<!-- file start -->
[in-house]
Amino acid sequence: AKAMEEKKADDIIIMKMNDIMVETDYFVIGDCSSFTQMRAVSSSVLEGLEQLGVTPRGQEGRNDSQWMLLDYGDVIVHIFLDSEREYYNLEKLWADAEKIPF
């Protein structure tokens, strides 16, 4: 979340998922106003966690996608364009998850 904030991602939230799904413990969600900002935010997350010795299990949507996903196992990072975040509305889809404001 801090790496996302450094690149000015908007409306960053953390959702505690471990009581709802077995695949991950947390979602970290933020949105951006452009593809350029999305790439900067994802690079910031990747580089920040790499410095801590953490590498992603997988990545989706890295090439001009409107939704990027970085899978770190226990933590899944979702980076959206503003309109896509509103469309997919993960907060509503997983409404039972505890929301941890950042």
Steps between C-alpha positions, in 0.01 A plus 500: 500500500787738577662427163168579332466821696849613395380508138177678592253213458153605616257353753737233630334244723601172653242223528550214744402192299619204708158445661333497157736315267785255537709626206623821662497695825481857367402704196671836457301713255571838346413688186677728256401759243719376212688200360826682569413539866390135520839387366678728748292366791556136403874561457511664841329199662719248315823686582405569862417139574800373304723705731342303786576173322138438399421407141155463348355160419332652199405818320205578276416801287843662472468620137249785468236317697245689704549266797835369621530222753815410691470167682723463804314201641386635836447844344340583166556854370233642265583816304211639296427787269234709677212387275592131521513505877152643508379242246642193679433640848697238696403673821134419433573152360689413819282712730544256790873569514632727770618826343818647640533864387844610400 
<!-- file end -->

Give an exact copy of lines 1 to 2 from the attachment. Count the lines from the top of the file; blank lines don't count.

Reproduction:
[in-house]
Amino acid sequence: AKAMEEKKADDIIIMKMNDIMVETDYFVIGDCSSFTQMRAVSSSVLEGLEQLGVTPRGQEGRNDSQWMLLDYGDVIVHIFLDSEREYYNLEKLWADAEKIPF